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What history tells us about midterm elections and your money

Traders and financial professionals work on the floor of the New York Stock Exchange after yet another bout of recent stock market volatility.
Drew Angerer
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Traders and financial professionals work on the floor of the New York Stock Exchange after yet another bout of recent stock market volatility.

A Park City-based financial advisor is giving some insight into how midterm elections may affect your money.

Historically, the months leading up to midterm elections have generally been the worst in what is known as the four-year presidential election cycle.

Since 1962, the average return during this time has been about 0.3 percent.

However, this is no average year. With persistent high inflation, continued interest rate hikes, recession fears, the war in Ukraine, supply chain issues and China’s strict COVID policies, investors have seen their portfolios plummet.

Steve Spaulding, a financial advisor with Edward Jones, joined us on KPCW’s Mountain Money Monday to discuss the financial impacts of midterm elections.

“The S&P 500 is down about 21 percent year-to-date. And then a diversified portfolio is also going to have some bonds in it. So if we think about bonds, those are down about 16 percent year-to-date right now. And then of course a lot of investors own other things which might include tech stocks, so NASDAQ down about 33 percent,” Spaulding said.

The midterms could be a turning point and not necessarily because of who controls Congress. History shows us that stocks usually rally in the year after the midterms no matter which side wins. In 17 of the 19 midterm elections since 1946, the market has performed better in the six months following an election than it did in the six months leading up to it.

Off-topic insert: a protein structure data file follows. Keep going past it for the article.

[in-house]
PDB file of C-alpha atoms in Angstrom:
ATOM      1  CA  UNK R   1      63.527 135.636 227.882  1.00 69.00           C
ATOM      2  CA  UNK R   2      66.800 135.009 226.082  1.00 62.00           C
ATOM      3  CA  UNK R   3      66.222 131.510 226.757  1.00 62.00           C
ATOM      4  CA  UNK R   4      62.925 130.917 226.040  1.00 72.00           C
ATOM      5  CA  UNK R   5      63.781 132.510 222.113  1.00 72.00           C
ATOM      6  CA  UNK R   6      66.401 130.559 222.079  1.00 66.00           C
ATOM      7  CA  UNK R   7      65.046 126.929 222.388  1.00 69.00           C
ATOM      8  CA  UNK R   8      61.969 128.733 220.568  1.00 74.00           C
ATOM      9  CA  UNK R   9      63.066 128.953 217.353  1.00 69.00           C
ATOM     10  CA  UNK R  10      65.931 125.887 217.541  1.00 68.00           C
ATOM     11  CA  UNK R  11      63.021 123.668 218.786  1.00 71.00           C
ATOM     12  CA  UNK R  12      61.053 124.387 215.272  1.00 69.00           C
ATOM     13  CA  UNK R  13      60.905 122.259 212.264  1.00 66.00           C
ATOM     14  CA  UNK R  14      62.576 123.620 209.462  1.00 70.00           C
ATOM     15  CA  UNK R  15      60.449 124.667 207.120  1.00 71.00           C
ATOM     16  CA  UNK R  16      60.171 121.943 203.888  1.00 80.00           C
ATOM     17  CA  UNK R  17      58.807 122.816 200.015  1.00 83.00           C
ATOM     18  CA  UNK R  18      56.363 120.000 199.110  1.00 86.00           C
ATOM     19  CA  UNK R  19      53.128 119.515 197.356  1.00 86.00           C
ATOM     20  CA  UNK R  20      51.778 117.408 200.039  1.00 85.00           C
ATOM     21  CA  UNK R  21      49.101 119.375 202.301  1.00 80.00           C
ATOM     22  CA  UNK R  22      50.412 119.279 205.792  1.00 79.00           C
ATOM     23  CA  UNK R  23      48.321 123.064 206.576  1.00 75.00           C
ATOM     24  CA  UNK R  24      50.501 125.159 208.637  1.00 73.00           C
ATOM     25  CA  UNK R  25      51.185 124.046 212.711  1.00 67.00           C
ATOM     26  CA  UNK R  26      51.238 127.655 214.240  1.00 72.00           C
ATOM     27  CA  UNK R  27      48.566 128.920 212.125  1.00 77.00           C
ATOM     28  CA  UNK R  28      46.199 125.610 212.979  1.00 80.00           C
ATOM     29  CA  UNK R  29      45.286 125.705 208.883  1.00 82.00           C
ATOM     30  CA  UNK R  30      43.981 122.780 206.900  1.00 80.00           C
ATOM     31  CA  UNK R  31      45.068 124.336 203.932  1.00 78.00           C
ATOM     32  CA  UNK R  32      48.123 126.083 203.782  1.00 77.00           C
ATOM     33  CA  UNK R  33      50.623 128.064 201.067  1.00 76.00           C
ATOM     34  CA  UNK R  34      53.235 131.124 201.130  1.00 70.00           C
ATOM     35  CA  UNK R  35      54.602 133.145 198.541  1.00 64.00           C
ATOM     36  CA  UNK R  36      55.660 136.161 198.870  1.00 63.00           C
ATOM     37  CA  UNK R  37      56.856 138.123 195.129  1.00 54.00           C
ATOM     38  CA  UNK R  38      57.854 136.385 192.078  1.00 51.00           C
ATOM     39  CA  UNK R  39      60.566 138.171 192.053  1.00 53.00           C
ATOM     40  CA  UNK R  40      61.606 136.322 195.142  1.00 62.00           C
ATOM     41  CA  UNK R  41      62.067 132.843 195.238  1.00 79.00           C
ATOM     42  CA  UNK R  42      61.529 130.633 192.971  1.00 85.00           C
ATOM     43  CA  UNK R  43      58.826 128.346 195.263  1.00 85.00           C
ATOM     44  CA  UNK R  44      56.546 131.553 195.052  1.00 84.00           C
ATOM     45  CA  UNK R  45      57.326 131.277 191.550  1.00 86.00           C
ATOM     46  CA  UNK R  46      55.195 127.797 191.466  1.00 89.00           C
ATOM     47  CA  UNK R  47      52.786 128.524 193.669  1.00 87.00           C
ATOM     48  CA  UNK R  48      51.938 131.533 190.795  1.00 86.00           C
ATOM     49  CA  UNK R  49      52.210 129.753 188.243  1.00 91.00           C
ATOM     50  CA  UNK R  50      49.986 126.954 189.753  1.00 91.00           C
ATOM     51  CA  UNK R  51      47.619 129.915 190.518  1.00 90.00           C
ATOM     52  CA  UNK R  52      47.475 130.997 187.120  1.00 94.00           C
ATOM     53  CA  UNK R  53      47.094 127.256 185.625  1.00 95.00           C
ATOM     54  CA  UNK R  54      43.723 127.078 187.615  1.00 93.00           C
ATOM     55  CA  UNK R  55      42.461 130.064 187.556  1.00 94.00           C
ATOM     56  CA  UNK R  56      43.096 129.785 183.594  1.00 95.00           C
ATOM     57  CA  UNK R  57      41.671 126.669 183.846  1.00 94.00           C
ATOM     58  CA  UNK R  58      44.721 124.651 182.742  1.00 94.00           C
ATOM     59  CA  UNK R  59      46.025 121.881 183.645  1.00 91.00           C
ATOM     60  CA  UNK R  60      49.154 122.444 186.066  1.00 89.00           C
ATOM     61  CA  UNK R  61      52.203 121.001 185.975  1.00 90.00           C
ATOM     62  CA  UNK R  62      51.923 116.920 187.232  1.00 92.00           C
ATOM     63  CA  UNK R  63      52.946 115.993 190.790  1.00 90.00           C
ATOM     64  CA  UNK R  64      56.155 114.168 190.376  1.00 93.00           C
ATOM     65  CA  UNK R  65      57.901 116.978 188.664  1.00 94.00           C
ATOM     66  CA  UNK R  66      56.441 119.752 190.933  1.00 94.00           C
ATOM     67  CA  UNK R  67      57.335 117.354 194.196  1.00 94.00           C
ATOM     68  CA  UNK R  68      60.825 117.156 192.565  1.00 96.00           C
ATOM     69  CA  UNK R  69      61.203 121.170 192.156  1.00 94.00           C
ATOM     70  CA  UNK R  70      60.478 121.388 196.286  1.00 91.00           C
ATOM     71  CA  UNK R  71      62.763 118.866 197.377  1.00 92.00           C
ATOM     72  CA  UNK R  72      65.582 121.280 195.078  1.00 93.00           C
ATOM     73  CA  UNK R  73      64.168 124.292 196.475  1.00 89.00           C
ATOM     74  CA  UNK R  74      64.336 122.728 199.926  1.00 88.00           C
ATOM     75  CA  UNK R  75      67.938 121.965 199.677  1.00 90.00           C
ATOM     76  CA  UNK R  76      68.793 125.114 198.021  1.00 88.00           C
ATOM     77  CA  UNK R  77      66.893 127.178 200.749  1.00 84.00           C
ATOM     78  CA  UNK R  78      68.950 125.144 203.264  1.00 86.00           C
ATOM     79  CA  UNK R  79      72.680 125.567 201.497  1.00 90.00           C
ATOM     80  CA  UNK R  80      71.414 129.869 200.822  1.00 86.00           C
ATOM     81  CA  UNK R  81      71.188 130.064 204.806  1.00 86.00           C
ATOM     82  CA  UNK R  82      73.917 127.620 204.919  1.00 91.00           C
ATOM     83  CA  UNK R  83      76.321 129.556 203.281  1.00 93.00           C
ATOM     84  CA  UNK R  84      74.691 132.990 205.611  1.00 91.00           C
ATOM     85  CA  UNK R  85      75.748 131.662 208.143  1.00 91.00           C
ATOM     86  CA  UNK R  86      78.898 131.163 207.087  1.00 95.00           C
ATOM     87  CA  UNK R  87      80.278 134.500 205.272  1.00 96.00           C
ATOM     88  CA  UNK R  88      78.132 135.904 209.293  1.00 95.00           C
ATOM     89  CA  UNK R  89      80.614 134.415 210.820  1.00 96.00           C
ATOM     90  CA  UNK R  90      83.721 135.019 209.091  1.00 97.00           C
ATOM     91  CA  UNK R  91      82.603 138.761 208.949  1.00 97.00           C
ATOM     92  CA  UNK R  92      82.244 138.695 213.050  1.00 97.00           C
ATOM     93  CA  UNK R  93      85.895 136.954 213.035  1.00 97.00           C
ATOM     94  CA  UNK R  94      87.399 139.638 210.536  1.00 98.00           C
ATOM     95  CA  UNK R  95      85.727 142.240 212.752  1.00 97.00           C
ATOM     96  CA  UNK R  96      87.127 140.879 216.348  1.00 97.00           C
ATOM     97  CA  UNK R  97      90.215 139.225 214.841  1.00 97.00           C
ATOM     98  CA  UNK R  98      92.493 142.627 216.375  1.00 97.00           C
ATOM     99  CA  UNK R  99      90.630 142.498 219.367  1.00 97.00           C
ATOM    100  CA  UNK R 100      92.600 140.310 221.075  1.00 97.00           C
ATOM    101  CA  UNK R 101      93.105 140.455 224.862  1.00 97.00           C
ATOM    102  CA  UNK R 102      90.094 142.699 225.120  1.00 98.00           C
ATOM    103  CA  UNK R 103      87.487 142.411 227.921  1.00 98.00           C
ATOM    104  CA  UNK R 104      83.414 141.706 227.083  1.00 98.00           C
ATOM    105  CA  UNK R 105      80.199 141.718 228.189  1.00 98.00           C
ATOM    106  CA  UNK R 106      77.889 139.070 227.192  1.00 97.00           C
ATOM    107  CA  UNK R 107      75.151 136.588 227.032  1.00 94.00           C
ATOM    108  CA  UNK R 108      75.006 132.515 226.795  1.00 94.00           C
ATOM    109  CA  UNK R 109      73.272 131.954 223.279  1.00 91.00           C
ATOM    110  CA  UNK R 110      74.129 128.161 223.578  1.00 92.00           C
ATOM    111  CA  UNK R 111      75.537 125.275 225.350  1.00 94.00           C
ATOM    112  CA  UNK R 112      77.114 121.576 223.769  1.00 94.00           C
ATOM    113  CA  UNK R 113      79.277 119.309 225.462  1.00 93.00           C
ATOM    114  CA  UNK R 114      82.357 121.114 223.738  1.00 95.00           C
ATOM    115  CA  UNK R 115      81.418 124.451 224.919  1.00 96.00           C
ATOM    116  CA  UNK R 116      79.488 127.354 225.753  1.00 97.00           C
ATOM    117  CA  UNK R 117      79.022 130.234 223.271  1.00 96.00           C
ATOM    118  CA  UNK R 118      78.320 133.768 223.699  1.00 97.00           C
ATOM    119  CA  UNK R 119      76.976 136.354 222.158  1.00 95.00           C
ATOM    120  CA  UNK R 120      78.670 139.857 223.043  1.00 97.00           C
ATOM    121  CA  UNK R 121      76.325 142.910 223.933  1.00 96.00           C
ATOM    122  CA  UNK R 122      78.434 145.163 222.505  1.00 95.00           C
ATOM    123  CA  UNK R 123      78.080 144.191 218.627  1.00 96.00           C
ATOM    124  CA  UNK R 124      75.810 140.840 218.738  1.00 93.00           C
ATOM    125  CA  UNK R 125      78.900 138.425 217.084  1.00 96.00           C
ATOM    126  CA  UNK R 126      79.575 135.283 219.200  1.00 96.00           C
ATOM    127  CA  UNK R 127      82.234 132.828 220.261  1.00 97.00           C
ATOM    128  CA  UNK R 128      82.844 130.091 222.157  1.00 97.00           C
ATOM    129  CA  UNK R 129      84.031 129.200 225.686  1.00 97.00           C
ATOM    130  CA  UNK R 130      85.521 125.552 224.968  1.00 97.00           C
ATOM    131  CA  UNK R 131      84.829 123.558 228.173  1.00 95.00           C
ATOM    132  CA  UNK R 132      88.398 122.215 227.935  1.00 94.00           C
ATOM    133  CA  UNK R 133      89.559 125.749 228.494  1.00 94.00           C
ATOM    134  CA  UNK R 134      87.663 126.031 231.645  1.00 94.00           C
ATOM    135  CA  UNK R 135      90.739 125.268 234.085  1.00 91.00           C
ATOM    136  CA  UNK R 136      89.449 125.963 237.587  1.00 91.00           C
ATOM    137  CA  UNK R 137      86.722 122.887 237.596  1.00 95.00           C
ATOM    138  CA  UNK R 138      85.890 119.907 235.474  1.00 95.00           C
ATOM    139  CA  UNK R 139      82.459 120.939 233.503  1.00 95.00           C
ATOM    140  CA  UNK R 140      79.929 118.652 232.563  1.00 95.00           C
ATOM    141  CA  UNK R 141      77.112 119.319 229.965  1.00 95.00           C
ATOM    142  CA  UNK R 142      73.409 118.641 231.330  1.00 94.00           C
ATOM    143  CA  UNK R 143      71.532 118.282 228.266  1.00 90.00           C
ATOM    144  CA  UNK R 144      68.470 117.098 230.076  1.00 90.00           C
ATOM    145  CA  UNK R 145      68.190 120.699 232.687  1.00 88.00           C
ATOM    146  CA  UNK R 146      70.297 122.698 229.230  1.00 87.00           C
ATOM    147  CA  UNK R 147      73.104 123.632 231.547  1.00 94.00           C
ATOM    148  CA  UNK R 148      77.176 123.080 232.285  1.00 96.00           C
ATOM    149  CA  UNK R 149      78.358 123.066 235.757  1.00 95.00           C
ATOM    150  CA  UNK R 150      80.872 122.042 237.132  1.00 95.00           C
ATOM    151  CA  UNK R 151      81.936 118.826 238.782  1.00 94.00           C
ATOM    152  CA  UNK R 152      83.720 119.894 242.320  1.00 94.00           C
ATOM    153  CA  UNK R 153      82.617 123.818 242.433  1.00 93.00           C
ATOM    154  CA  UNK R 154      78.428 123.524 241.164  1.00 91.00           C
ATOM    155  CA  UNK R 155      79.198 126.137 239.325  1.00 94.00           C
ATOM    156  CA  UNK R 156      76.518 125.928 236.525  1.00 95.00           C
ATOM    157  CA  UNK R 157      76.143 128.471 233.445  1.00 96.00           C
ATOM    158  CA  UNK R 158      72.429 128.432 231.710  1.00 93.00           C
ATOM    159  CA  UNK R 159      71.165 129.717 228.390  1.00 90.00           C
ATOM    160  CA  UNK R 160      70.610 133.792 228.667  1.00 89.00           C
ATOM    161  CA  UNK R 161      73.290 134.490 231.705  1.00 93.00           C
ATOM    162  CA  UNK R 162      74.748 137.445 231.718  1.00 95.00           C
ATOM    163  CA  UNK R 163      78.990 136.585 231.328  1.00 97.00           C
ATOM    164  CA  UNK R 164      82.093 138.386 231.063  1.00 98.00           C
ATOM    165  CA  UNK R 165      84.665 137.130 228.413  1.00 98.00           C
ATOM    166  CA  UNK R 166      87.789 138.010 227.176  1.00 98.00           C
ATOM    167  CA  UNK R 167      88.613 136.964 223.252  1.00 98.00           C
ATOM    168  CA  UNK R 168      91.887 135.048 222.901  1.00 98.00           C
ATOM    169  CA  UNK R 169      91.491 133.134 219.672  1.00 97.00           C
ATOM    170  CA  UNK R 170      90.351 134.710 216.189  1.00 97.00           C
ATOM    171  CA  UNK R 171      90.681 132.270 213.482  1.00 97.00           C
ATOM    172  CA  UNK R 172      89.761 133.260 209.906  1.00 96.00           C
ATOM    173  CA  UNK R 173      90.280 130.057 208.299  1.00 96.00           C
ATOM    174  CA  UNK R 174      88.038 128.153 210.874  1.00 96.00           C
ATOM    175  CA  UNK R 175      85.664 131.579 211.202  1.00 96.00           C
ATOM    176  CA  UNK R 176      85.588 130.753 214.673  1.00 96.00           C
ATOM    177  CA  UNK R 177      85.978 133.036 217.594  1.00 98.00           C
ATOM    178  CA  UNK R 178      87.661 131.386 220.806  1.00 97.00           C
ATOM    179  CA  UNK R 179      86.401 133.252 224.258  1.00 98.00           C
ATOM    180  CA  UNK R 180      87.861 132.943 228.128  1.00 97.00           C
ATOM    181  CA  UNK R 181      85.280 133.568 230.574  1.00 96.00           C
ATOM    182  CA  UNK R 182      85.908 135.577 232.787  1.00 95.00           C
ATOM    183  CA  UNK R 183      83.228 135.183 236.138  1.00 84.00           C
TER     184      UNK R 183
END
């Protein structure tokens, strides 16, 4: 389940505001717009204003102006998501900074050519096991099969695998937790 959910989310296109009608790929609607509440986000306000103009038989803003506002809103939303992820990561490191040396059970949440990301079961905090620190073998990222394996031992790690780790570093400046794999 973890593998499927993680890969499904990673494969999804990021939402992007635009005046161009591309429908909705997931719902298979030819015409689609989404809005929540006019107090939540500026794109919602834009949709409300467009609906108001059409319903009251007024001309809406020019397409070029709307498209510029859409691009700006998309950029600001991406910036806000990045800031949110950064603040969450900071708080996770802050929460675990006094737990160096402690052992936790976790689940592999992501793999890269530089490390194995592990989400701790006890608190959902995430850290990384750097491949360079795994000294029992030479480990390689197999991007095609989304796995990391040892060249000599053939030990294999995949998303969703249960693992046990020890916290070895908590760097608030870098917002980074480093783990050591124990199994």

Republicans, in recent weeks, have picked up momentum in the polls and most analysts see a split government with Republicans regaining control of the House and possibly the Senate.

A divided government typically leads to partisan standoffs and not much in the way of legislation and policy being passed, but investors say gridlock tends to benefit the economy. Spaulding said markets tend to prefer a divided government.

“We may not like when there is gridlock in Congress but the market loves gridlock,” Spaulding said. “The reason for that is it means that nothing is going to be passed, there won’t be any changes in legislation, anything significant that changes, and investors and companies like that because it means that there’s predictability, there’s clarity on what’s coming up down the road.”

United or divided, the stock market has increased under every political combination in Washington with an annual average return of 10 percent per year.

However, Edward Jones shared data collected from 1901 to 2020 that shows the stock market and the economy have performed better under the control of Democrats.

“The stock market and the economy have performed better under Democratic presidents and a Democratic majority in Congress,” Spaulding said. “However, inflation has been lower during Republican presidencies and congressional majorities.”

Edward Jones is warning investors not to play politics with their portfolios and instead focus on what they can control and follow time-tested investment principles.

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